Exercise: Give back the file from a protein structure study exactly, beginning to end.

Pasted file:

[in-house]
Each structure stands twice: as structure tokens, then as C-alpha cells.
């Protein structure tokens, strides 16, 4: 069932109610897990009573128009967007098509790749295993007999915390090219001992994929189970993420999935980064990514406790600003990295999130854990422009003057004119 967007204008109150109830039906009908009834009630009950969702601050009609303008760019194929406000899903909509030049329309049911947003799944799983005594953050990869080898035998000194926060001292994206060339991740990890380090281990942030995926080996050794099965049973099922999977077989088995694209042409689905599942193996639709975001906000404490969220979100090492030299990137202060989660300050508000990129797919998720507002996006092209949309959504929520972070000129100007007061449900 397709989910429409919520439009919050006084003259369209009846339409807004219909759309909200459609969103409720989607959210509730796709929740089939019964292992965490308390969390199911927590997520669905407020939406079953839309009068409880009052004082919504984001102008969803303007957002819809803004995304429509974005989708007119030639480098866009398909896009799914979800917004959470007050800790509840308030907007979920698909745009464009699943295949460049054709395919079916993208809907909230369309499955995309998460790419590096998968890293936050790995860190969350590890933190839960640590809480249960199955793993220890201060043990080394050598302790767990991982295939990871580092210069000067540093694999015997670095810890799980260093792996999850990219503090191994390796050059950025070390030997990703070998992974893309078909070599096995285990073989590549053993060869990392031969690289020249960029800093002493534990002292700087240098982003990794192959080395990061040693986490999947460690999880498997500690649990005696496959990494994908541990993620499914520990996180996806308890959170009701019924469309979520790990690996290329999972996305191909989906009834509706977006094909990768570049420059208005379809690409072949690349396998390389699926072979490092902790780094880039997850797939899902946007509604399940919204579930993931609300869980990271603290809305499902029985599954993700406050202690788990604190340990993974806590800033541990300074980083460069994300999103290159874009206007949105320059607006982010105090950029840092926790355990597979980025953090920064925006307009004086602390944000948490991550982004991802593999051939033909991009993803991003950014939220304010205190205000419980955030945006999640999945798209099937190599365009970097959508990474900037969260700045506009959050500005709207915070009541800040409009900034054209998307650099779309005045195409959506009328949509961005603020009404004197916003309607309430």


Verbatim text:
[in-house]
Each structure stands twice: as structure tokens, then as C-alpha cells.
């Protein structure tokens, strides 16, 4: 069932109610897990009573128009967007098509790749295993007999915390090219001992994929189970993420999935980064990514406790600003990295999130854990422009003057004119 967007204008109150109830039906009908009834009630009950969702601050009609303008760019194929406000899903909509030049329309049911947003799944799983005594953050990869080898035998000194926060001292994206060339991740990890380090281990942030995926080996050794099965049973099922999977077989088995694209042409689905599942193996639709975001906000404490969220979100090492030299990137202060989660300050508000990129797919998720507002996006092209949309959504929520972070000129100007007061449900 397709989910429409919520439009919050006084003259369209009846339409807004219909759309909200459609969103409720989607959210509730796709929740089939019964292992965490308390969390199911927590997520669905407020939406079953839309009068409880009052004082919504984001102008969803303007957002819809803004995304429509974005989708007119030639480098866009398909896009799914979800917004959470007050800790509840308030907007979920698909745009464009699943295949460049054709395919079916993208809907909230369309499955995309998460790419590096998968890293936050790995860190969350590890933190839960640590809480249960199955793993220890201060043990080394050598302790767990991982295939990871580092210069000067540093694999015997670095810890799980260093792996999850990219503090191994390796050059950025070390030997990703070998992974893309078909070599096995285990073989590549053993060869990392031969690289020249960029800093002493534990002292700087240098982003990794192959080395990061040693986490999947460690999880498997500690649990005696496959990494994908541990993620499914520990996180996806308890959170009701019924469309979520790990690996290329999972996305191909989906009834509706977006094909990768570049420059208005379809690409072949690349396998390389699926072979490092902790780094880039997850797939899902946007509604399940919204579930993931609300869980990271603290809305499902029985599954993700406050202690788990604190340990993974806590800033541990300074980083460069994300999103290159874009206007949105320059607006982010105090950029840092926790355990597979980025953090920064925006307009004086602390944000948490991550982004991802593999051939033909991009993803991003950014939220304010205190205000419980955030945006999640999945798209099937190599365009970097959508990474900037969260700045506009959050500005709207915070009541800040409009900034054209998307650099779309005045195409959506009328949509961005603020009404004197916003309607309430």